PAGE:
I have been searching the CDF data for a signal of Z boson decays to b quark pairs. This decay of the Z boson, like all the others, has been studied to the highest detail with the LEP and SLC electron-positron accelerators, but at a hadron collider (proton-antiproton) it has never been seen before. It's not like saying that phisicists don't believe it's there: the importance of finding a signal in proton-antiproton collisions relies on the fact that it is the most similar process to the one everybody is interested in, the decay of the Higgs boson, a particle that high-energy physicists have been looking for since the seventies. The big chances to see it in the data that CDF and D0, the experiments active at the Tevatron collider, will have when they start taking data in the year 2000, make a Z -> bb signal an important sign that the Higgs can be reconstructed too.
The problem with finding Z decays to b quark pairs, a process that has been happening during data taking every minute or so (we have produced with CDF about 120 thousands of them) is that they are indistinguishable from a similar process, the production of b quark pairs by the strong interaction, that has a rate about 10,000 times higher. So the name of the game has been to try and find ways to reduce this enormous background, increasing the relative size of the signal in the selected events.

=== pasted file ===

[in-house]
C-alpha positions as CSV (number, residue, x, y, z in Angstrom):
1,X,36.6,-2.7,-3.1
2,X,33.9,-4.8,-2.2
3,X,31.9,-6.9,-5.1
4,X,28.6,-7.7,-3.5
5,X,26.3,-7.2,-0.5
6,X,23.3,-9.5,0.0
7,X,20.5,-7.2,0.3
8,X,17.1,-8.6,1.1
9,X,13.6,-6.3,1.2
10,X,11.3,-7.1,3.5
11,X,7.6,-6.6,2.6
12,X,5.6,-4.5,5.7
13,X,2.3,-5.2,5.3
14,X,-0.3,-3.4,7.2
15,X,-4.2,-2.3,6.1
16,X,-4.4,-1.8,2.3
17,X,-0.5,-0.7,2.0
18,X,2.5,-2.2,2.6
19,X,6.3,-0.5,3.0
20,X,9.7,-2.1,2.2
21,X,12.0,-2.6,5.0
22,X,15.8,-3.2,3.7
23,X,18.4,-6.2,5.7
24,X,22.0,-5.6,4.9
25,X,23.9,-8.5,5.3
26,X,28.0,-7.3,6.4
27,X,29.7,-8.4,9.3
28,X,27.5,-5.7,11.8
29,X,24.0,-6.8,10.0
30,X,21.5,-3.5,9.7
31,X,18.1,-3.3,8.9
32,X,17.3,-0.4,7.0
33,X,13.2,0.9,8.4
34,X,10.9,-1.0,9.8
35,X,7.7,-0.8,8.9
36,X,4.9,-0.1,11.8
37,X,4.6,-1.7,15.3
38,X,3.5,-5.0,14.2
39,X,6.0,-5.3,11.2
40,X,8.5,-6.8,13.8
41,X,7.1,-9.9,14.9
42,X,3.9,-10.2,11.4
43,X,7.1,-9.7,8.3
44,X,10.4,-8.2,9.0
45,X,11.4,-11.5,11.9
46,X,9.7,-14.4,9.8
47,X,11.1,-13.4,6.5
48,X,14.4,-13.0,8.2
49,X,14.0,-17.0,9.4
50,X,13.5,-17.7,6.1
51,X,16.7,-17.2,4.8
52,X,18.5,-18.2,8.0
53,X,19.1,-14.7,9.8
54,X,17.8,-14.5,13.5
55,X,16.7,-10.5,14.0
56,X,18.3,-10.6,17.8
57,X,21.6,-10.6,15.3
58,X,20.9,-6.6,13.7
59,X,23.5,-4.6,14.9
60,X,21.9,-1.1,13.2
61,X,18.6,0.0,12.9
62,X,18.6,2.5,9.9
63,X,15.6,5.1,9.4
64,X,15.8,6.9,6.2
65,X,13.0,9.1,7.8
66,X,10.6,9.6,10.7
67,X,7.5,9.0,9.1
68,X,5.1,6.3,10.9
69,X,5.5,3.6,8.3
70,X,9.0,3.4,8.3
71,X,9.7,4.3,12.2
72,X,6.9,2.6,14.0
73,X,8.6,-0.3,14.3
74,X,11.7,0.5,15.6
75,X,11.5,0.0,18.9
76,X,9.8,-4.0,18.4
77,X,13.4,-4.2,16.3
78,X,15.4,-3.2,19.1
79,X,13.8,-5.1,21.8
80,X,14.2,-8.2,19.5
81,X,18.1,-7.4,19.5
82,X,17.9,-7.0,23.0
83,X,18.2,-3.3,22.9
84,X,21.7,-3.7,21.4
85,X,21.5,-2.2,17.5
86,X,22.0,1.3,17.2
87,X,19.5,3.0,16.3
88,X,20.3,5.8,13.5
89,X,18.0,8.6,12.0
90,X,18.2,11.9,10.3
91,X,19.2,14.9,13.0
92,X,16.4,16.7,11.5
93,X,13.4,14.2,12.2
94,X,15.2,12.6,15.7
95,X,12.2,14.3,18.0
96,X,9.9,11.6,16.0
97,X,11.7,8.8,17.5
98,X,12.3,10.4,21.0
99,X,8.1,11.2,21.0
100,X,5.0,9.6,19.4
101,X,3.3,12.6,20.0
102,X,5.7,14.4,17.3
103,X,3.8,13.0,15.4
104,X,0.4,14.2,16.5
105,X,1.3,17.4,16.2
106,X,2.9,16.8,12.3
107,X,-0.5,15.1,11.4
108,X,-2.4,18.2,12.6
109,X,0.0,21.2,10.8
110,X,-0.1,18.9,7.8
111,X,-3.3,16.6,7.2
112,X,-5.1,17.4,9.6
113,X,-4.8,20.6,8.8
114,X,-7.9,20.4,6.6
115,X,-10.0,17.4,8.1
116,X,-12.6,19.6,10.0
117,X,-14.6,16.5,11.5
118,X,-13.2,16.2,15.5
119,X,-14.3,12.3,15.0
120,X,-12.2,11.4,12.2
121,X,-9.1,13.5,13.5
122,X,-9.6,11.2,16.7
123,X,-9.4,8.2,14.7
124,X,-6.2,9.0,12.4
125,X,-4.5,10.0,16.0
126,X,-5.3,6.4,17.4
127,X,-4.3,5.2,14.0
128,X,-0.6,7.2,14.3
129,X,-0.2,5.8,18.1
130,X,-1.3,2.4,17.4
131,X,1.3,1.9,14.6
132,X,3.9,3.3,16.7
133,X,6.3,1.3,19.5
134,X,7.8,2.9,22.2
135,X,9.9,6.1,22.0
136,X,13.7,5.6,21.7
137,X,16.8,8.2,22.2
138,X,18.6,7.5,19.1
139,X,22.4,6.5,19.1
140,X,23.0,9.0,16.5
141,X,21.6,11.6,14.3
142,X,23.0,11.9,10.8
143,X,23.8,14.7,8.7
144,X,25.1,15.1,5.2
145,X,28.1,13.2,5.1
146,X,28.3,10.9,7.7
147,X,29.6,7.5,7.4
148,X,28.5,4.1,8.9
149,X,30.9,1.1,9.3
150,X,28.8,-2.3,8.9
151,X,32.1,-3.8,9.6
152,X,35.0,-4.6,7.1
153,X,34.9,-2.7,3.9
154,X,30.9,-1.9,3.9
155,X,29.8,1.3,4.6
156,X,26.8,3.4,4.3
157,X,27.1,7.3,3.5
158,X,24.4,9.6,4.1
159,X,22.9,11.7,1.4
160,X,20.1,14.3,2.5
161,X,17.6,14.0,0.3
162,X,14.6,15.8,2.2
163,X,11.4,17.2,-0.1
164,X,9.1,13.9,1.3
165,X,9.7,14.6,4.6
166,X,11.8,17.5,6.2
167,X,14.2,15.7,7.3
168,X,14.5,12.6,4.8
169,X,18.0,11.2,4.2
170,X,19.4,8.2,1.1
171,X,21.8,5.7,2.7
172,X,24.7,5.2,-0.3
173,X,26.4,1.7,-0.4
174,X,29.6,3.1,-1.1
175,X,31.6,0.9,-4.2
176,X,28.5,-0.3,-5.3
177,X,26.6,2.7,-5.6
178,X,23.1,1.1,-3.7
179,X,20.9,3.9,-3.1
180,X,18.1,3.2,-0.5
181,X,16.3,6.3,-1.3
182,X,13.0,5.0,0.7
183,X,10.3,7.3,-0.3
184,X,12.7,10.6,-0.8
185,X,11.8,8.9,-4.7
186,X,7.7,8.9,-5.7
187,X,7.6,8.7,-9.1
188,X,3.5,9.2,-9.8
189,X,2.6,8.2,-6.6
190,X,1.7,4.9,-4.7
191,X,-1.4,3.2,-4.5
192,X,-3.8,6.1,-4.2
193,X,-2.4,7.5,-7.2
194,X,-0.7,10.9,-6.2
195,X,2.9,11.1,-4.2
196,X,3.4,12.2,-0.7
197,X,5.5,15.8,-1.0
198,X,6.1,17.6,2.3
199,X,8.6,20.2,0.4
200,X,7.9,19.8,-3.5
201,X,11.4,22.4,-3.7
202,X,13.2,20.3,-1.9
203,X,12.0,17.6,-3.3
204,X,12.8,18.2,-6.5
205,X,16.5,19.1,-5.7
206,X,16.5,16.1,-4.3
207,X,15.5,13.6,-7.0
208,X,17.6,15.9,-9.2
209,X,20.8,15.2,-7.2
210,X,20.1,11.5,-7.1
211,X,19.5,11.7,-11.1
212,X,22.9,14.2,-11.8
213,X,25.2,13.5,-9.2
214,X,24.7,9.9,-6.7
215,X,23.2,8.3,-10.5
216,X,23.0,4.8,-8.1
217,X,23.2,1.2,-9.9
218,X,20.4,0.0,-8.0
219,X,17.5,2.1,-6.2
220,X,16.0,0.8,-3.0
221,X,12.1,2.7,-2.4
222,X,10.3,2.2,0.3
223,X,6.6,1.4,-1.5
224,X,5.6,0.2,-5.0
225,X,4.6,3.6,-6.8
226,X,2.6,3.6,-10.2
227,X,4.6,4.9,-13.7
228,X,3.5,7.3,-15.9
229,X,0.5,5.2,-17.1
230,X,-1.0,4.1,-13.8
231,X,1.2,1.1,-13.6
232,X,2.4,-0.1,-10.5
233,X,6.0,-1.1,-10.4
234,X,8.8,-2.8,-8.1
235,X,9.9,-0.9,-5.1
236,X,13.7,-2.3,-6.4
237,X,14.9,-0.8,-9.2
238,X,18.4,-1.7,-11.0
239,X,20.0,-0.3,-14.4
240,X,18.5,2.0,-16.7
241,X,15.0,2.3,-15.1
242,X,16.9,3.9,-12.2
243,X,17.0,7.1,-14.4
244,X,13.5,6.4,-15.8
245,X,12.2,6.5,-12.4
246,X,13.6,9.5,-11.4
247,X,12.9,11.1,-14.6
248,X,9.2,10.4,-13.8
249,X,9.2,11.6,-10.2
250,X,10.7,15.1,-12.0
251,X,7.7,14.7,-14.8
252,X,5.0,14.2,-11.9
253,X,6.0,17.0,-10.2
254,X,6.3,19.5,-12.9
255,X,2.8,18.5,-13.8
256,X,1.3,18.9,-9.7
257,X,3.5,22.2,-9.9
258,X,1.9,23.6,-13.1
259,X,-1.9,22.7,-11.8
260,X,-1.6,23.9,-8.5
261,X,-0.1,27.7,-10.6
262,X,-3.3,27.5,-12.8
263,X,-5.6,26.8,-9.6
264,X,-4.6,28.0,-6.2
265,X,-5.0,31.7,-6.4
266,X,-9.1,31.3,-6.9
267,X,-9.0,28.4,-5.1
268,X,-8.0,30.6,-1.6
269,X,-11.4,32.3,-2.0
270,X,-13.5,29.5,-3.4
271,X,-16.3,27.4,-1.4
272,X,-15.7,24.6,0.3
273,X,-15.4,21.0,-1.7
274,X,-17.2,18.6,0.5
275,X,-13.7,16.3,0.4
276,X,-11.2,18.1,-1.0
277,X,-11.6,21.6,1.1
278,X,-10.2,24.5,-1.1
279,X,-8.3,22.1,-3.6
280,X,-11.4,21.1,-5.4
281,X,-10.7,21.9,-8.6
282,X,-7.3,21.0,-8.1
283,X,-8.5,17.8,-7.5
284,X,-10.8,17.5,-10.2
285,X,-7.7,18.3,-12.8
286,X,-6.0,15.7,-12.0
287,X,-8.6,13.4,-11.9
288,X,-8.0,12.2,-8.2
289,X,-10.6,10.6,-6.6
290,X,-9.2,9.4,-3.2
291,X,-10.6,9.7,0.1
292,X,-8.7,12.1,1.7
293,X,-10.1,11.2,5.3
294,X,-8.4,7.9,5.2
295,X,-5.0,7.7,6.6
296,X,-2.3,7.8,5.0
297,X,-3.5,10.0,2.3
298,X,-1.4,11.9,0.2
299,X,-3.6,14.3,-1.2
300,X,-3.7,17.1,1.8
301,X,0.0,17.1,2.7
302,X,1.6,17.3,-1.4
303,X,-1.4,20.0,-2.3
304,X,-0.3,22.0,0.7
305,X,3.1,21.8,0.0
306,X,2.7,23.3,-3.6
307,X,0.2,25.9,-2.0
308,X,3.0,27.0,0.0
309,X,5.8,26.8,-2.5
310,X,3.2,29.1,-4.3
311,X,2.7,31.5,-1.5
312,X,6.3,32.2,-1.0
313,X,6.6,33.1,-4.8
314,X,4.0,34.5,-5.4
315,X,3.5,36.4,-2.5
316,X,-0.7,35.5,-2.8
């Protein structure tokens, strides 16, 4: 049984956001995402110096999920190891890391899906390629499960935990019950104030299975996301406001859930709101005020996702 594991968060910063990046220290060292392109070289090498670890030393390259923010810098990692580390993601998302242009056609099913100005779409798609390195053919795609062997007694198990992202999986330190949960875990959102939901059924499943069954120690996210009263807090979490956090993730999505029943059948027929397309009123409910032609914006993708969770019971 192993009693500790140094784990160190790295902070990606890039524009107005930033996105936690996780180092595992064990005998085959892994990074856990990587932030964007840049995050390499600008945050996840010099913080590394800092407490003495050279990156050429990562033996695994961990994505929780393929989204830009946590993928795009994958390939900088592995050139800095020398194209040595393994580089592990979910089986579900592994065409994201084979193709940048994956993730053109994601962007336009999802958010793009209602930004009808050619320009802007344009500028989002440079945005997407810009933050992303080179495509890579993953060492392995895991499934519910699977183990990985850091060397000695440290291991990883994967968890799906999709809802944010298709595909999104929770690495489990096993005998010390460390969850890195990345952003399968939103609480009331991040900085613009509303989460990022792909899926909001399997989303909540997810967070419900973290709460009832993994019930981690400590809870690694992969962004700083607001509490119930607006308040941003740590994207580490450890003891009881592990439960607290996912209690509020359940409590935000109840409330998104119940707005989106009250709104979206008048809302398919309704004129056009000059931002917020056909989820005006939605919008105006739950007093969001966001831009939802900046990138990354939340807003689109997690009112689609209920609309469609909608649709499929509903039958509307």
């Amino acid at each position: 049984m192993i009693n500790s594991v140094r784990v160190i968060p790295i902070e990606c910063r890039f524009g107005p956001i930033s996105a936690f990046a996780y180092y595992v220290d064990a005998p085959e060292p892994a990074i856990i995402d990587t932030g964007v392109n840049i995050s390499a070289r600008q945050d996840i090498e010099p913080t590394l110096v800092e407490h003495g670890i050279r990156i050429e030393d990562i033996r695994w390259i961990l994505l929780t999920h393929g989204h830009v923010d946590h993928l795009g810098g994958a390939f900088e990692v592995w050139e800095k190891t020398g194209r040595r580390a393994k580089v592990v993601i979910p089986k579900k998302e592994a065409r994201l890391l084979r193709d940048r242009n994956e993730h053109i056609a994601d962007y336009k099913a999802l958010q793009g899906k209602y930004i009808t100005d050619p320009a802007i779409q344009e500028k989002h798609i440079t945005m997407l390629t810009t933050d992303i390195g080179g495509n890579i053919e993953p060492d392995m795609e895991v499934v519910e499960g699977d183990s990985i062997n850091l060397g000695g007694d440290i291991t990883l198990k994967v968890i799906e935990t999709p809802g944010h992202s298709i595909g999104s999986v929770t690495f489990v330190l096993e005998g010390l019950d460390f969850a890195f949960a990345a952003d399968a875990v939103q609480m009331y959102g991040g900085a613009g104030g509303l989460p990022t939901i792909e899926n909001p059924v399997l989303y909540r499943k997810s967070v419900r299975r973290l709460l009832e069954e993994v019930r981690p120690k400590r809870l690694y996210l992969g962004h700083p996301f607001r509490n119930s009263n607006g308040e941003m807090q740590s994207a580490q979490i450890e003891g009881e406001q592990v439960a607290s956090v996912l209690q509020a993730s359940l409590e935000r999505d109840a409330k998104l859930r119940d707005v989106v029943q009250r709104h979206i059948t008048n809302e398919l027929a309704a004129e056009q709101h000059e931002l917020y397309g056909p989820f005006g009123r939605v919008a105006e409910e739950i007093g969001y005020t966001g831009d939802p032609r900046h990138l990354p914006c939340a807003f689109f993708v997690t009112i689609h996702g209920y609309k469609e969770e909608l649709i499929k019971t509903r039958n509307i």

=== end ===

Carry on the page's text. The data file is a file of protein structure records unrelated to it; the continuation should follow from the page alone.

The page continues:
The search has started from a dataset of about 5.5 million events collected by requiring the presence of a well identified muon candidate: these are mostly produced in b quark decays. I have found a signal in that dataset, about 70+-20 events over a background of 250.
The preliminary results of this analysis were blessed by the CDF Collaboration on June 18th, 1998. Feel free to browse through a copy of a paper submitted to the Los Alamos Preprint Server , which summarizes the results obtained.
If you are a particle physicist and need a more detailed explaination and all the available support plots, then you may consider getting it here.
You might also be interested to know how do we reconstruct the mass of this particle and how do we correct our jet momenta to be able to have the best possible resolution. A copy of the slides I made to present this work can be found here.